] designed two patrol algorithms and a sampling rule based on the relation between the disparity of samples and traffic estimation errors, which allows the paths of floating cars to be set, thus enabling them to participate in traffic monitoring functions. Studies showed that the sampling rule combined with a patrol algorithm reduces estimation errors. In [97
], the authors proposed a protocol specifically designed to send secure messages, the goal being to improve the network quality of service. These messages are sent assuming that all participating vehicles have GPS devices, which allows them to know their exact location when experiencing some failure or accident. When this type of situation occurs, vehicles broadcast their position to vehicles behind them. This approach allows the focus of traffic congestion to be determined, enabling a geocasting packet transmission approach. GeoWave [98
] is a network protocol that uses IEEE 802.11p to exchange useful messages that are used by an active/passive safety system. With GeoWave, vehicles exchange crucial information with their neighbors or with RSUs, enabling the network infrastructure to continuously gather information about traffic conditions. In [99
], the authors introduced a predictive system to calculate the best path between two points. This system is capable of dealing with the single characteristics of different types of obstacles and road structures while planning the optimal path to be followed by vehicles. It also implements a quadratic model with a predictive controller, allowing the solution of an important issue related to two-dimensional obstacle avoidance. To model the proposed system, the authors considered the CarSim vehicle model.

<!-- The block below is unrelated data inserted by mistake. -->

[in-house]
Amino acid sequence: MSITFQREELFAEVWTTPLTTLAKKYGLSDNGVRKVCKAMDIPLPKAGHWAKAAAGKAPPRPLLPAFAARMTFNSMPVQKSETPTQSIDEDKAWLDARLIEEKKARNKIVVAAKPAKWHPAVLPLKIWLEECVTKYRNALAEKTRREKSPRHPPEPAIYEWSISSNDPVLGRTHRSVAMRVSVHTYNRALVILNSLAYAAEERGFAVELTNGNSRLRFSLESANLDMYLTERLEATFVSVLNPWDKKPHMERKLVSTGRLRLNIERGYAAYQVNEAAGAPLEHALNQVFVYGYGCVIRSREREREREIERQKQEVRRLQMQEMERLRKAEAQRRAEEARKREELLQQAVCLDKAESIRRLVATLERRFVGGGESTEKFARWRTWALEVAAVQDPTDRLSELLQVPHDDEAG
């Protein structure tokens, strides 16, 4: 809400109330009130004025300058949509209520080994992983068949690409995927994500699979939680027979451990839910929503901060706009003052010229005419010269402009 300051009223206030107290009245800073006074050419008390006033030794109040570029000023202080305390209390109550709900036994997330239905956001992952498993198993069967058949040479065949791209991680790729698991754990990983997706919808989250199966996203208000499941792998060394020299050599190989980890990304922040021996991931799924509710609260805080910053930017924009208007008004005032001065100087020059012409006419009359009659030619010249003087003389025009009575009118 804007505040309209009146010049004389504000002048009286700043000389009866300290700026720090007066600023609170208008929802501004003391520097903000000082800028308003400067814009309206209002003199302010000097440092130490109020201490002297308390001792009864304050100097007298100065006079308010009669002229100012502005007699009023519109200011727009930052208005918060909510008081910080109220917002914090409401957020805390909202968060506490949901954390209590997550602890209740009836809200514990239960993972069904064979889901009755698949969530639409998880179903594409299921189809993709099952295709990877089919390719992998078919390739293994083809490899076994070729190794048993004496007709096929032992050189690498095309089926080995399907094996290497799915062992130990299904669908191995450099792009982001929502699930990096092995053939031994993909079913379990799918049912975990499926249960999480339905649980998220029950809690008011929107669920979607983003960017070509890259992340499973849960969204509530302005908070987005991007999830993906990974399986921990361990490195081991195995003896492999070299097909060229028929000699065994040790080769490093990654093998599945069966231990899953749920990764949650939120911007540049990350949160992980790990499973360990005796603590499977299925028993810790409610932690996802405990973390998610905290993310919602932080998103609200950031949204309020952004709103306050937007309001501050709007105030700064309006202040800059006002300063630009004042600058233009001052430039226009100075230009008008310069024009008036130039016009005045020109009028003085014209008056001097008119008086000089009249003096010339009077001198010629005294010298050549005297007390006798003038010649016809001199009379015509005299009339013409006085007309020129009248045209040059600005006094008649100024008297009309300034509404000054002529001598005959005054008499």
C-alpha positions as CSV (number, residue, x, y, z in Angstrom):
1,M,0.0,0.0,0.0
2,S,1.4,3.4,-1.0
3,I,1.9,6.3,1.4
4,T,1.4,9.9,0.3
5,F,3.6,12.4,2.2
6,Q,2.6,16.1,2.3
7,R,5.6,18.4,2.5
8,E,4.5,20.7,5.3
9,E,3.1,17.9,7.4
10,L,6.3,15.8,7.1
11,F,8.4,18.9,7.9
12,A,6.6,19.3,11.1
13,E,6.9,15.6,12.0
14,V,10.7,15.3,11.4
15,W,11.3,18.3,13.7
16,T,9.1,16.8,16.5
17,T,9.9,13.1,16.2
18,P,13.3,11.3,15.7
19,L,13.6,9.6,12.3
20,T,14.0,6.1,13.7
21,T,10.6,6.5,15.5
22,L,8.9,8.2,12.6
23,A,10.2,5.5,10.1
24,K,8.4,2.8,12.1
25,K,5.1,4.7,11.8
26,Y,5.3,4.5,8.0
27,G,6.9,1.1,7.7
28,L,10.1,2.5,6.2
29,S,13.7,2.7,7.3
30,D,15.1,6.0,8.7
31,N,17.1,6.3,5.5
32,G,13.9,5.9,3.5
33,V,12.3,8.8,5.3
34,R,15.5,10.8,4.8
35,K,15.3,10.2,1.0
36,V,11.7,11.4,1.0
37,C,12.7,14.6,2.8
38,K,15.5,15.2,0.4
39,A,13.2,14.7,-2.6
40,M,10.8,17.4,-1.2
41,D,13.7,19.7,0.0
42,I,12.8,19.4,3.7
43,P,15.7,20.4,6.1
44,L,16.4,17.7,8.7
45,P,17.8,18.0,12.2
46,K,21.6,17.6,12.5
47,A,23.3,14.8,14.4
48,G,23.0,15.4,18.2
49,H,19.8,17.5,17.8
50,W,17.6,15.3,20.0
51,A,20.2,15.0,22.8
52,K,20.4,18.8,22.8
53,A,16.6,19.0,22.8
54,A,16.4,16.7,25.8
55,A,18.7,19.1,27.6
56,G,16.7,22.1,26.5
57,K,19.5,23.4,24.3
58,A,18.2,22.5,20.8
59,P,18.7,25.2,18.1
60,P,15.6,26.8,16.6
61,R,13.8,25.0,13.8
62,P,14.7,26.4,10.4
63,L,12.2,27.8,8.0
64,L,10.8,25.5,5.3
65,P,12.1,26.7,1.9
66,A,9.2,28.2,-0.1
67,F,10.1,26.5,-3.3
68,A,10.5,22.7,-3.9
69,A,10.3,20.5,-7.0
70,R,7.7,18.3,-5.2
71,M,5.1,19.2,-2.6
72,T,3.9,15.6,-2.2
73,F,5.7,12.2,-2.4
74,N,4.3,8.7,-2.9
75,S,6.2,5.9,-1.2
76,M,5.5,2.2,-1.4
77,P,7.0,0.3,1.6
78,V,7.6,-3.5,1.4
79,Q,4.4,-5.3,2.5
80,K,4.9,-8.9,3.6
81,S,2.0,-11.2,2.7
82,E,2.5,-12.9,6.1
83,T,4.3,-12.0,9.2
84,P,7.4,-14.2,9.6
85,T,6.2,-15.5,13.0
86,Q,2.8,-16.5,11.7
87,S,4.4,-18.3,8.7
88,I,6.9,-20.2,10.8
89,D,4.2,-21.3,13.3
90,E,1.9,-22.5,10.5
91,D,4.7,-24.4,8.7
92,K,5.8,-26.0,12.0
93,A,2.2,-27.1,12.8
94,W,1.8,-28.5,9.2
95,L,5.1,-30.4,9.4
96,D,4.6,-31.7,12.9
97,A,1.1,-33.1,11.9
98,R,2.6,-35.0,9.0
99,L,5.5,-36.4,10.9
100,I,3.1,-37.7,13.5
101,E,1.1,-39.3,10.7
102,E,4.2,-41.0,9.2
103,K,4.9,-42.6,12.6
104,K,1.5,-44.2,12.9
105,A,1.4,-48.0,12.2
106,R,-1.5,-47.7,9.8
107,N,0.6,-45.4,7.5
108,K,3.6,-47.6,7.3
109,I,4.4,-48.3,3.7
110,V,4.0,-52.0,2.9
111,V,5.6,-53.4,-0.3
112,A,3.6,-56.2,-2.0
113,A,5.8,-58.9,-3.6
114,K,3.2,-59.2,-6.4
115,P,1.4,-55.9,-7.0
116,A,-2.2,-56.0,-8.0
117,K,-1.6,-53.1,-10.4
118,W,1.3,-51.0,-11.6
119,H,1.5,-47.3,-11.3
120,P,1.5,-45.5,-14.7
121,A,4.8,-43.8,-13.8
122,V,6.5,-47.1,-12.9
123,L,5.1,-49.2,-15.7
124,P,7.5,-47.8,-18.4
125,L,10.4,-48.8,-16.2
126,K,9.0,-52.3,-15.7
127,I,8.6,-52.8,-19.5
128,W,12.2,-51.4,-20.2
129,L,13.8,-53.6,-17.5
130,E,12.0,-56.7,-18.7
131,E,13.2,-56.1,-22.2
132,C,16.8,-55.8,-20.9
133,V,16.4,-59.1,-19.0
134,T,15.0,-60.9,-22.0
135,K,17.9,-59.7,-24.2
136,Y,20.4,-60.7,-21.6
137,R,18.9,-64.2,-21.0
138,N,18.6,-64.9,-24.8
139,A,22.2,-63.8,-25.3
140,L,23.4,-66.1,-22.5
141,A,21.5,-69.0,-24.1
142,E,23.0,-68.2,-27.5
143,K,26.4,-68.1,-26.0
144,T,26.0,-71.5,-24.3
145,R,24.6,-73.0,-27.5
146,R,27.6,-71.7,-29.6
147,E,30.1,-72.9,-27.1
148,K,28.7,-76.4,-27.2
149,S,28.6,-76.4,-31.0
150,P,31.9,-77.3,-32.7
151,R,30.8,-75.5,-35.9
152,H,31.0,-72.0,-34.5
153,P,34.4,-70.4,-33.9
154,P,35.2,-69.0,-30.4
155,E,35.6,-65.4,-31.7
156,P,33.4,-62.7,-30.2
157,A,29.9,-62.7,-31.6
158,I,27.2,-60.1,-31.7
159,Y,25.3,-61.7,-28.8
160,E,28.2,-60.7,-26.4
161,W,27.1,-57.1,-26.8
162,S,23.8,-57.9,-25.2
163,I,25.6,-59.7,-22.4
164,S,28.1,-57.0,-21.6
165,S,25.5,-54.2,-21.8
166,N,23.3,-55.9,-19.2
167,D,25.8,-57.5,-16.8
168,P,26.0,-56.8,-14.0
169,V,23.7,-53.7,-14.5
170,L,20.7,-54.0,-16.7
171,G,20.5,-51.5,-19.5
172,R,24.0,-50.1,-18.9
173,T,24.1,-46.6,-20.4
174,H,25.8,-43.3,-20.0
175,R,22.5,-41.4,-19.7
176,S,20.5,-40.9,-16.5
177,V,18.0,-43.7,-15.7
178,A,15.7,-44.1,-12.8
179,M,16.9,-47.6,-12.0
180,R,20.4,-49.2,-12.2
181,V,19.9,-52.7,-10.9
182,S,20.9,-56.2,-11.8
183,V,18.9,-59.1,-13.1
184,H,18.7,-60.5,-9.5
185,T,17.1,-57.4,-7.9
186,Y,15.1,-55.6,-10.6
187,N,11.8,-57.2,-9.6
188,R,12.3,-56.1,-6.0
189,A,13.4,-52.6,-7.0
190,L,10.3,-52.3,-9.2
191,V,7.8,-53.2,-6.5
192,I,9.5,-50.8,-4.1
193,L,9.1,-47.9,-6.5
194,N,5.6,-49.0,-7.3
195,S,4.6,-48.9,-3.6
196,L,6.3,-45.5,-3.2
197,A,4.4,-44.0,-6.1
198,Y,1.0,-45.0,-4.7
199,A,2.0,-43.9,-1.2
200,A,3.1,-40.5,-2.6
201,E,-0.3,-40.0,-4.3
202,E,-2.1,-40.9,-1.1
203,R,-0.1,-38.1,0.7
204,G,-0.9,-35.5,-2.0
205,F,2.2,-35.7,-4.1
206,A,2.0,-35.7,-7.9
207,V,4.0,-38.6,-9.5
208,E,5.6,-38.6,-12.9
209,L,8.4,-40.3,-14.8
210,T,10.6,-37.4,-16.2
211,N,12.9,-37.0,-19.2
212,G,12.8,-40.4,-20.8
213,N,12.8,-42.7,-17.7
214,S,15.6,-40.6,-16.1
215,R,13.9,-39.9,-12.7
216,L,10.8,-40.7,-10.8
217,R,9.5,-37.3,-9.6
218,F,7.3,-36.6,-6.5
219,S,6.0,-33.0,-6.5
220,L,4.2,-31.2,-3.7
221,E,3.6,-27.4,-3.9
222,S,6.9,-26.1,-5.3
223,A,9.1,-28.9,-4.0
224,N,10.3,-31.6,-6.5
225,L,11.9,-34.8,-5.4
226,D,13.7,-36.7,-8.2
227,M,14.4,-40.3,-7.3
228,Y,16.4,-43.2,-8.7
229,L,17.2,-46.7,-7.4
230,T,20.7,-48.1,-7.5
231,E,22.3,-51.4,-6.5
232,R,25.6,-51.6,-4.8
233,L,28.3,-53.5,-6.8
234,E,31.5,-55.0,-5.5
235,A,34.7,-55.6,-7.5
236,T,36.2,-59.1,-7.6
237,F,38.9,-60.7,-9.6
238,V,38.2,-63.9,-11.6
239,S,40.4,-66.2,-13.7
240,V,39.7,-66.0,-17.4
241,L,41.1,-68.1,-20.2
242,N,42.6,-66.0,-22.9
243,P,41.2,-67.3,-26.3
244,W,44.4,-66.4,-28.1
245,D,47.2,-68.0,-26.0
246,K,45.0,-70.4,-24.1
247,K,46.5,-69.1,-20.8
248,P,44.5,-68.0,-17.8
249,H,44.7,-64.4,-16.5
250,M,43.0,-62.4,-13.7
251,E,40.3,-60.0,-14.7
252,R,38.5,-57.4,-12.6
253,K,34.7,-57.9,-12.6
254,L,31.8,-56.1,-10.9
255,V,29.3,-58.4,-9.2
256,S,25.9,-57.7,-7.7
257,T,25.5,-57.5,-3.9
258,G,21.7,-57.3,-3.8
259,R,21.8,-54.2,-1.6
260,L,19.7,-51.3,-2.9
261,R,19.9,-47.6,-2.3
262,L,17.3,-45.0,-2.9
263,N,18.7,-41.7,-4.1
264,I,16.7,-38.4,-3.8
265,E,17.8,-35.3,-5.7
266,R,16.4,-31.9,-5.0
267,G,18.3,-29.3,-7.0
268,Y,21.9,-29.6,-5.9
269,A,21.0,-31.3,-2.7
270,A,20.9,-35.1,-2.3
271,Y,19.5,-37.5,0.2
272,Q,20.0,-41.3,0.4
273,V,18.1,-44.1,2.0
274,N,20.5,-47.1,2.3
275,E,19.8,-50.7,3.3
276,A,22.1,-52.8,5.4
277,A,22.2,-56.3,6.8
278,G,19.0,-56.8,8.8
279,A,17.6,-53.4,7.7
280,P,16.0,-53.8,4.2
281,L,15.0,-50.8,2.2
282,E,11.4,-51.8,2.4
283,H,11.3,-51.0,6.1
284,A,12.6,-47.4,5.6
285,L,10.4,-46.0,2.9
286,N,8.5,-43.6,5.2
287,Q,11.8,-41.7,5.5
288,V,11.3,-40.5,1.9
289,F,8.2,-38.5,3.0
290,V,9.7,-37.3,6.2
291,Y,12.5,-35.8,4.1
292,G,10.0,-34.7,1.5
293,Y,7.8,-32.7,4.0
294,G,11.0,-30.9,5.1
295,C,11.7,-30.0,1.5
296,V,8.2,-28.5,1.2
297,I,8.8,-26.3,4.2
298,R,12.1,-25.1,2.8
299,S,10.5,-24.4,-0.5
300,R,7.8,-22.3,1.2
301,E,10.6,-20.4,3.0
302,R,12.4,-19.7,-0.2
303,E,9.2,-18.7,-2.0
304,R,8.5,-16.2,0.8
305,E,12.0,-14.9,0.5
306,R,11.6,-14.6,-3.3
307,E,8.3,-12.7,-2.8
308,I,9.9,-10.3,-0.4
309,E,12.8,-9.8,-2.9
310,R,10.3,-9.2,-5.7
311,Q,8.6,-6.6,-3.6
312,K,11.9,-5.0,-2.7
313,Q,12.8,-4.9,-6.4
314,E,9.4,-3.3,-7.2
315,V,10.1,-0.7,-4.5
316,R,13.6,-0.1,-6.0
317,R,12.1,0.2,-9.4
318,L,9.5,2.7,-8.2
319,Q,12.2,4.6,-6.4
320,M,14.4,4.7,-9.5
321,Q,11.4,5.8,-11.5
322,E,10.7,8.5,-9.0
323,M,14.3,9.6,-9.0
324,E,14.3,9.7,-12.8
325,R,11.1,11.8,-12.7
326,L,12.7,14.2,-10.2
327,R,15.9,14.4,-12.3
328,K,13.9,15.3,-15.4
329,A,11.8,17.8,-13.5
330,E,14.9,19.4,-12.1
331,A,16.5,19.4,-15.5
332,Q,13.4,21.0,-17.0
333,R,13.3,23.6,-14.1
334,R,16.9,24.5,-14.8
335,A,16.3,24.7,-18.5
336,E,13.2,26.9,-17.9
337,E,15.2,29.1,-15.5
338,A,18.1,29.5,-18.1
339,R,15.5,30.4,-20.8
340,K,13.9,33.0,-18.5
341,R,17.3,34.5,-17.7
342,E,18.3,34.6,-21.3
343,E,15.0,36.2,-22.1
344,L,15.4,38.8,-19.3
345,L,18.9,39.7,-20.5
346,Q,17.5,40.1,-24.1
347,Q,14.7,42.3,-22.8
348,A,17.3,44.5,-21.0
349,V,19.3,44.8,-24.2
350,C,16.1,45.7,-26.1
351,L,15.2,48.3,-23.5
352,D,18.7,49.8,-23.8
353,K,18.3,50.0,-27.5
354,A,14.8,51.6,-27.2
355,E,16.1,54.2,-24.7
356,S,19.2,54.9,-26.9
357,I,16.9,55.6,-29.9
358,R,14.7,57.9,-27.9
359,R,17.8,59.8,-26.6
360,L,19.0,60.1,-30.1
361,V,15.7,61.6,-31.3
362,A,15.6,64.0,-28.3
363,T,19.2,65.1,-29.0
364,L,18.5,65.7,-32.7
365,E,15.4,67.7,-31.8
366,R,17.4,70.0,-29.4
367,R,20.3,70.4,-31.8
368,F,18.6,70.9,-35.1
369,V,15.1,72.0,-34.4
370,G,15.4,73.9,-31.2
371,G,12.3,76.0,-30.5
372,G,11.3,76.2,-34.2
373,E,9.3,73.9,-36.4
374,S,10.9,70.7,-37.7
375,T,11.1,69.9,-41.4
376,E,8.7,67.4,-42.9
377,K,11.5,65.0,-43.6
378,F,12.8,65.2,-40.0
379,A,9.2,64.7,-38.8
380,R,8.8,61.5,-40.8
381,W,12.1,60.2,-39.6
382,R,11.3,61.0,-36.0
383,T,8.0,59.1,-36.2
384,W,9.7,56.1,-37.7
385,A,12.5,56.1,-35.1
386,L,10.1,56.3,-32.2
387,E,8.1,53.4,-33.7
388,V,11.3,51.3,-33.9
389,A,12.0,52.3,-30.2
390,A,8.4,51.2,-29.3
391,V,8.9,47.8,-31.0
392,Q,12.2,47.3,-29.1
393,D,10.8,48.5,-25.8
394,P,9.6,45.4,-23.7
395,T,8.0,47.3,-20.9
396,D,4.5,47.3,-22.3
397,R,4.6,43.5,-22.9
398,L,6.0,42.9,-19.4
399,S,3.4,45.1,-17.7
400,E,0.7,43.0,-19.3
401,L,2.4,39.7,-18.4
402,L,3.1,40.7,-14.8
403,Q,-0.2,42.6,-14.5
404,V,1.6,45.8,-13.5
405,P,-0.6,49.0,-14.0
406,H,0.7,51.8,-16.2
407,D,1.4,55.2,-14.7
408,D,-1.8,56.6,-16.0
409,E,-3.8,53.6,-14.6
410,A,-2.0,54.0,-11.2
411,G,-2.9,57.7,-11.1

4.2. Traffic Optimization in Vehicular Networks
In the literature, the most efficient and commonly considered approaches to deal with traffic optimization are divided into two classes: traffic light control and routing algorithms for vehicles. Traffic light control can be described as a joint decision regarding the duration of the signal phases associated with each signalized intersection in the network. It can be implemented considering either a fixed-time or an adaptive-time method. When a fixed-time method is considered, the history of traffic statistics is used to set cycle time and the duration of one light, ignoring all the changes in traffic conditions. On the other hand, adaptive methods set the amount of time of a cycle and the duration of one light according to real-time information about traffic and road conditions. Routing algorithms for vehicles are used to inform drivers about optimal routes (e.g., routes free from traffic congestion), taking into account a set of constraints such as shortest path or time intervals.